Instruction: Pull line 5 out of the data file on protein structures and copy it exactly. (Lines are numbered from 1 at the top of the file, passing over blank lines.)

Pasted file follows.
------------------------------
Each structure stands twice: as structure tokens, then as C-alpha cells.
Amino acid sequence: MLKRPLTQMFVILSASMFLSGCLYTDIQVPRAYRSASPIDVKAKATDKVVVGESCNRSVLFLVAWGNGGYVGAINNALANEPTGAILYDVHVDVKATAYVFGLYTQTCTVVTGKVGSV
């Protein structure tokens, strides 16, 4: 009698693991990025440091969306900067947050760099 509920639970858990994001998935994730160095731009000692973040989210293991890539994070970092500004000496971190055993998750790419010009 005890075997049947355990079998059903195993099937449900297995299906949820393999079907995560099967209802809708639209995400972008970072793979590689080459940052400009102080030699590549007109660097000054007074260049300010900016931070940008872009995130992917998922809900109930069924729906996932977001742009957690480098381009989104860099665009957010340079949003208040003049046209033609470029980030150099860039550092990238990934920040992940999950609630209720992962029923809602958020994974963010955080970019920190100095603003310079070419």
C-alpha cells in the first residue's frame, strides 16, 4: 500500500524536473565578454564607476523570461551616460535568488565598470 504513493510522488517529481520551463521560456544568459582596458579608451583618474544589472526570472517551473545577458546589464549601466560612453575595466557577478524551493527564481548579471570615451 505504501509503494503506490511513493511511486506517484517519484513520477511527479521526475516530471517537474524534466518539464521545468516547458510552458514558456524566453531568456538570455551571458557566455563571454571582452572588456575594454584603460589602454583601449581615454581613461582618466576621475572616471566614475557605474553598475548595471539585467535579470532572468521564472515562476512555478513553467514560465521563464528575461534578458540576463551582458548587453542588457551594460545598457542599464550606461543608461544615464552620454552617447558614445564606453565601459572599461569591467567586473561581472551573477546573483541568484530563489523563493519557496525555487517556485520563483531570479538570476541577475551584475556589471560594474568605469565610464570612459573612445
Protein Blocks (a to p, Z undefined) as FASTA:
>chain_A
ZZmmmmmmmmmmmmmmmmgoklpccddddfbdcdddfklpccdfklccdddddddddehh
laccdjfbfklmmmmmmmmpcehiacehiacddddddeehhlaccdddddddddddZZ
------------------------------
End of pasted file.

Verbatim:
Protein Blocks (a to p, Z undefined) as FASTA: